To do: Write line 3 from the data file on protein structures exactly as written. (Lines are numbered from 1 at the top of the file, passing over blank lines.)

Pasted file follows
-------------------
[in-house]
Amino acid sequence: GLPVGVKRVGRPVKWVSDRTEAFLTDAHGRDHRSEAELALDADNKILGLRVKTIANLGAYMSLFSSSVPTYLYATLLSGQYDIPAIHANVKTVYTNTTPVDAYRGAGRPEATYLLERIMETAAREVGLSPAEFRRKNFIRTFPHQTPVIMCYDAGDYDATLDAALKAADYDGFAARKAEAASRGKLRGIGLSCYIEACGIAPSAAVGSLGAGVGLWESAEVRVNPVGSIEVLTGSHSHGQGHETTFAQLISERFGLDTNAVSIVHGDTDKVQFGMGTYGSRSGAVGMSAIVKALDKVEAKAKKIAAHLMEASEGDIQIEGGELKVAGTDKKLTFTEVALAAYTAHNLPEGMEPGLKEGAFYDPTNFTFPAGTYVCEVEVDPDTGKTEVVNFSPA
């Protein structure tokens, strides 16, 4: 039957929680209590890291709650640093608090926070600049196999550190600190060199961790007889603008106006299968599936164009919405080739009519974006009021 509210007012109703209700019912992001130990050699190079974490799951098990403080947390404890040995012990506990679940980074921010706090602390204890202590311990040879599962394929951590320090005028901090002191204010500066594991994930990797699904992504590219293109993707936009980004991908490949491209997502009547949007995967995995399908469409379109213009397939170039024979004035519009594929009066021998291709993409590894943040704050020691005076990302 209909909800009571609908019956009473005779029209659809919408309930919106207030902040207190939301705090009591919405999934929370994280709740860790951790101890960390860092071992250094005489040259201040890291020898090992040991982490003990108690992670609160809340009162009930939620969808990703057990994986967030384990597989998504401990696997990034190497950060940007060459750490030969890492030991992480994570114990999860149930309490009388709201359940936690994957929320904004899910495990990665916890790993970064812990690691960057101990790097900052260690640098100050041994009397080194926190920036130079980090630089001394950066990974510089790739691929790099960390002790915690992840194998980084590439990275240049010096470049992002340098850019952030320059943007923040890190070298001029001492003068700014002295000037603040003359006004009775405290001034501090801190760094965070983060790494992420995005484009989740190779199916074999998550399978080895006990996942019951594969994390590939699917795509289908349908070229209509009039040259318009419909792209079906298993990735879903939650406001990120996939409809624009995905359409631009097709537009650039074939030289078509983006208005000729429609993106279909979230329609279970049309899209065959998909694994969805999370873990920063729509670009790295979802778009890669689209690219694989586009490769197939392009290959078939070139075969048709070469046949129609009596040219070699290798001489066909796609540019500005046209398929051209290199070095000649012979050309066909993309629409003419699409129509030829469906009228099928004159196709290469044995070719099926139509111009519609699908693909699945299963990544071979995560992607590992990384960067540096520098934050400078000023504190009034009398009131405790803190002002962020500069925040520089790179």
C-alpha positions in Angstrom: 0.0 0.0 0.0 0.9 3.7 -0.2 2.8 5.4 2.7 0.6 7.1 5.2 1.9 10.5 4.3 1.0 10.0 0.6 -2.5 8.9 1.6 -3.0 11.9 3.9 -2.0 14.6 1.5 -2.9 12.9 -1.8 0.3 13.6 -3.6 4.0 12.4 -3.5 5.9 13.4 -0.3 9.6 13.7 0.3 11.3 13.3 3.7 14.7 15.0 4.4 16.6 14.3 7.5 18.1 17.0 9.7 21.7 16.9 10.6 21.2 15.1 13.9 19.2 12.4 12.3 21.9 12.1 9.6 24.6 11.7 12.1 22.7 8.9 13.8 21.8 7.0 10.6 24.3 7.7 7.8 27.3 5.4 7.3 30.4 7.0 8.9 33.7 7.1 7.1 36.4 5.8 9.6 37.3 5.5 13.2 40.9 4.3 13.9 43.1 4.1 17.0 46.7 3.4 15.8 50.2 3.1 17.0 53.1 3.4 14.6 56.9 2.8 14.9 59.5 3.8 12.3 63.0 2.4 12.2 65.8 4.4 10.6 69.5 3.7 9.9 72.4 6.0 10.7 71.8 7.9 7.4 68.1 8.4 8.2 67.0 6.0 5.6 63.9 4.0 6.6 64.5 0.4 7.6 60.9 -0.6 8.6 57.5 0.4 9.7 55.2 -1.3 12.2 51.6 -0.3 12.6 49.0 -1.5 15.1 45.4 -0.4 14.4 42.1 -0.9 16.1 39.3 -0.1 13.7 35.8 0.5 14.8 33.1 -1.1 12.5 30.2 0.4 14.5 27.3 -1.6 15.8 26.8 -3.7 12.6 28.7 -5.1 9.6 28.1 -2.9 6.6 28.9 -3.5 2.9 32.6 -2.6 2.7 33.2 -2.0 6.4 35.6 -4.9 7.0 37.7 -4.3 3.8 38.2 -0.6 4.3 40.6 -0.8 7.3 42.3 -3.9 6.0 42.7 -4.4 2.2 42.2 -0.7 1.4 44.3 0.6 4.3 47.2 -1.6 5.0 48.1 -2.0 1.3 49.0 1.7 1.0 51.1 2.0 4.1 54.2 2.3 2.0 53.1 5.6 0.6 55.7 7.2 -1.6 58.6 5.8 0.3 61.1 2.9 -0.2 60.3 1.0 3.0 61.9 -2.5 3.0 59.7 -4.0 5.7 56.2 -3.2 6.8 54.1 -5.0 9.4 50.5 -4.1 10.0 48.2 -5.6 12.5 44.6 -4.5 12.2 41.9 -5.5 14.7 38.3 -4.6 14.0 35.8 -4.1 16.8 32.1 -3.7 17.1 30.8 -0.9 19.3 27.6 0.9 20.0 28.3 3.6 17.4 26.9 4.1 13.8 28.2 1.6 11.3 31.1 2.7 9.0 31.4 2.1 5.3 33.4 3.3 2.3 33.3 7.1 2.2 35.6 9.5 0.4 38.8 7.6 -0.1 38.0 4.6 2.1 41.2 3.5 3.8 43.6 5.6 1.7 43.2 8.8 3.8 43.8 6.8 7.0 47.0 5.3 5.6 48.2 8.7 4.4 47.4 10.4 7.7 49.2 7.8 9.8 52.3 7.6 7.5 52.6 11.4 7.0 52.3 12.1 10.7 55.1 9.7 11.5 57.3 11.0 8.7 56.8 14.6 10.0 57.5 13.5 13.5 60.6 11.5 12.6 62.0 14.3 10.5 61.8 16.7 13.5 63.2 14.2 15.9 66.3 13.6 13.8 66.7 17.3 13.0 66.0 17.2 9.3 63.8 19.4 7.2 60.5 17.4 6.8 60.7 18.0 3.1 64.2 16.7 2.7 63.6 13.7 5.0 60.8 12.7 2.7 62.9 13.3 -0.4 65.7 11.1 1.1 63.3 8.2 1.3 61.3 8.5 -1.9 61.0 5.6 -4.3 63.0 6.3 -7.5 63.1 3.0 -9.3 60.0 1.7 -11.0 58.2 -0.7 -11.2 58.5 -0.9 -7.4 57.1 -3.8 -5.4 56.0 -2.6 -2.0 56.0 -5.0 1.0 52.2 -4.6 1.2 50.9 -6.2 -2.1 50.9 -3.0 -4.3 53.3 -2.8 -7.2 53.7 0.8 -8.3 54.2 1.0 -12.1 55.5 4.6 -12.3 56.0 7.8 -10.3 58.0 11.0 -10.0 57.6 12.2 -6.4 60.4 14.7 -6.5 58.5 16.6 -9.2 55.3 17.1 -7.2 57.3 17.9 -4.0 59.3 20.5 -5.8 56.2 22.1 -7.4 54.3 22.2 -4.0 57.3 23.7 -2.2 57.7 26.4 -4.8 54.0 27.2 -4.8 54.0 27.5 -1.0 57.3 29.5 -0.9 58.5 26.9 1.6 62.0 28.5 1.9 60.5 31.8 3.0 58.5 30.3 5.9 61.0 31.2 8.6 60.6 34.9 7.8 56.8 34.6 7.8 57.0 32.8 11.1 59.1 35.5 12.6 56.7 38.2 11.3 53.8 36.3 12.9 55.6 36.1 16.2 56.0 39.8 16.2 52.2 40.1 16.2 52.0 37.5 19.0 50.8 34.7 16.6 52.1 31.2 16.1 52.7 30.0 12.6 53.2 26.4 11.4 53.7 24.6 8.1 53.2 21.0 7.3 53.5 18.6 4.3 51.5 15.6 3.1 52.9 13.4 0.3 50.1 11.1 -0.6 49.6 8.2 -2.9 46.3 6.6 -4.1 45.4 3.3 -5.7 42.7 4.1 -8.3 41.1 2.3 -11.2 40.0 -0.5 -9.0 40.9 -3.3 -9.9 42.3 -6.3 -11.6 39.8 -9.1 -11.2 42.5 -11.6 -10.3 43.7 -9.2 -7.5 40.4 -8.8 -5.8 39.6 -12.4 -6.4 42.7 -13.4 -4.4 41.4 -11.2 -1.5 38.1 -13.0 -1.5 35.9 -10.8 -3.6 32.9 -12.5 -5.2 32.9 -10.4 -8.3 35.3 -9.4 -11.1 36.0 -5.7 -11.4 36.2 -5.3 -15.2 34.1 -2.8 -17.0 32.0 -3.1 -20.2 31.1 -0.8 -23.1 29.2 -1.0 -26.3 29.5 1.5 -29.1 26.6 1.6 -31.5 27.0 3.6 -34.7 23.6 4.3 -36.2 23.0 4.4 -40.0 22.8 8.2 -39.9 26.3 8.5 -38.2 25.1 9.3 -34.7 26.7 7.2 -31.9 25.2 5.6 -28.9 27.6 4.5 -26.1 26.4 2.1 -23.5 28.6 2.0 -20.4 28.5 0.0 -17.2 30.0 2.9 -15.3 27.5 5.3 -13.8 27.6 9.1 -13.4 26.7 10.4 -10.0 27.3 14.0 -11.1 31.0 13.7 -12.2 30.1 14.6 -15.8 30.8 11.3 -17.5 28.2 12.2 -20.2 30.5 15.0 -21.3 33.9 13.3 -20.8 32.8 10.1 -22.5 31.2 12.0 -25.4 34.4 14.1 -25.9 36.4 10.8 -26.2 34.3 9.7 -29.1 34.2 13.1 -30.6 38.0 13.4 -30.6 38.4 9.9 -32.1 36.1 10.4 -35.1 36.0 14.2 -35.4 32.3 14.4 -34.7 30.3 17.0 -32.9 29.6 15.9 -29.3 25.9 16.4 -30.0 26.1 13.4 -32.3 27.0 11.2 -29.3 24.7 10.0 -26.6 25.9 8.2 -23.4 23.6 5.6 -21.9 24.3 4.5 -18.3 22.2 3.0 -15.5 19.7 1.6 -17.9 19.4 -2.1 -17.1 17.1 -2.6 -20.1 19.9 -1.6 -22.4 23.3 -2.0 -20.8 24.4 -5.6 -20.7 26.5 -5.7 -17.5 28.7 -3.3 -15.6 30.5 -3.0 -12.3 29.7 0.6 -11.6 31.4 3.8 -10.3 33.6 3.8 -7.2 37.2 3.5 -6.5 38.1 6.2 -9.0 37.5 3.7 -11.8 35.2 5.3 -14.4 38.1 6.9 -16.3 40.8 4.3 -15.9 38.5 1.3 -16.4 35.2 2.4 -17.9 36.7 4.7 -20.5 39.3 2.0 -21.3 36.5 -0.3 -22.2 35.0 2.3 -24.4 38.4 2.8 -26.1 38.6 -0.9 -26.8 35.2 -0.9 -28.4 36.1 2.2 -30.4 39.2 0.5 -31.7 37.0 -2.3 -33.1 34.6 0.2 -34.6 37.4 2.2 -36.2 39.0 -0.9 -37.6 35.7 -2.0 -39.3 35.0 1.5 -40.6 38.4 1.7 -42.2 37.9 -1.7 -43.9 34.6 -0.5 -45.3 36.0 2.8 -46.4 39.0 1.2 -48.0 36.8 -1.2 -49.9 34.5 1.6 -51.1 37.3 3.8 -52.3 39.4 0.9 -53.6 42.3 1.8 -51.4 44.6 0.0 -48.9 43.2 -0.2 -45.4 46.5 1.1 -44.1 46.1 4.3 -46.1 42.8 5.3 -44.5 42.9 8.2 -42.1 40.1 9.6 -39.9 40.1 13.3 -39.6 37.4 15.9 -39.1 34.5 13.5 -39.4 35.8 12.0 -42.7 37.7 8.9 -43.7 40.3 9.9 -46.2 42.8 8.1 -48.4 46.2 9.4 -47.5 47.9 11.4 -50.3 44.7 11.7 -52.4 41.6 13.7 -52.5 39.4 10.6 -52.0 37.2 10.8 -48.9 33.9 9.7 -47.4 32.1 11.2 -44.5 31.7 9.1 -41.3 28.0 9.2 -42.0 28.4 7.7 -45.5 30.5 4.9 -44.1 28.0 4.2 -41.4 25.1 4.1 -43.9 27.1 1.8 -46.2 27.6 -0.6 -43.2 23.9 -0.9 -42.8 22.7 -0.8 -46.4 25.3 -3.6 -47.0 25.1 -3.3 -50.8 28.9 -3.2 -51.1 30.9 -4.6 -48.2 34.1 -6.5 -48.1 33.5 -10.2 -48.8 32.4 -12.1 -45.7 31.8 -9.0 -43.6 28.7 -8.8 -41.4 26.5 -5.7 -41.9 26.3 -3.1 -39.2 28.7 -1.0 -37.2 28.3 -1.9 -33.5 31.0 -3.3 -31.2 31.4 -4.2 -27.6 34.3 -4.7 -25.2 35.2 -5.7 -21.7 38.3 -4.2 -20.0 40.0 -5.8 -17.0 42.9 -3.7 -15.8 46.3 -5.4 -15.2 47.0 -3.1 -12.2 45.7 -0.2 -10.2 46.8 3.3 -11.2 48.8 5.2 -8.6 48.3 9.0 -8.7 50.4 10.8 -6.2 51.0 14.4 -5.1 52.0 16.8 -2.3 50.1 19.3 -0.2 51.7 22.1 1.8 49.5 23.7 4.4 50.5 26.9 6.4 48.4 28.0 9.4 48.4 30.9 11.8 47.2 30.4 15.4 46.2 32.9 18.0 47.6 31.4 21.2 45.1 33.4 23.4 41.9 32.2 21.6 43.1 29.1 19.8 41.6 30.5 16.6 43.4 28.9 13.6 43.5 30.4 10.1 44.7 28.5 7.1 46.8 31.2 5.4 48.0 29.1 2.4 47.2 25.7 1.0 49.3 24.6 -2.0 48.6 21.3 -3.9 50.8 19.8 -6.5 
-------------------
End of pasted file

């Protein structure tokens, strides 16, 4: 039957929680209590890291709650640093608090926070600049196999550190600190060199961790007889603008106006299968599936164009919405080739009519974006009021 509210007012109703209700019912992001130990050699190079974490799951098990403080947390404890040995012990506990679940980074921010706090602390204890202590311990040879599962394929951590320090005028901090002191204010500066594991994930990797699904992504590219293109993707936009980004991908490949491209997502009547949007995967995995399908469409379109213009397939170039024979004035519009594929009066021998291709993409590894943040704050020691005076990302 209909909800009571609908019956009473005779029209659809919408309930919106207030902040207190939301705090009591919405999934929370994280709740860790951790101890960390860092071992250094005489040259201040890291020898090992040991982490003990108690992670609160809340009162009930939620969808990703057990994986967030384990597989998504401990696997990034190497950060940007060459750490030969890492030991992480994570114990999860149930309490009388709201359940936690994957929320904004899910495990990665916890790993970064812990690691960057101990790097900052260690640098100050041994009397080194926190920036130079980090630089001394950066990974510089790739691929790099960390002790915690992840194998980084590439990275240049010096470049992002340098850019952030320059943007923040890190070298001029001492003068700014002295000037603040003359006004009775405290001034501090801190760094965070983060790494992420995005484009989740190779199916074999998550399978080895006990996942019951594969994390590939699917795509289908349908070229209509009039040259318009419909792209079906298993990735879903939650406001990120996939409809624009995905359409631009097709537009650039074939030289078509983006208005000729429609993106279909979230329609279970049309899209065959998909694994969805999370873990920063729509670009790295979802778009890669689209690219694989586009490769197939392009290959078939070139075969048709070469046949129609009596040219070699290798001489066909796609540019500005046209398929051209290199070095000649012979050309066909993309629409003419699409129509030829469906009228099928004159196709290469044995070719099926139509111009519609699908693909699945299963990544071979995560992607590992990384960067540096520098934050400078000023504190009034009398009131405790803190002002962020500069925040520089790179």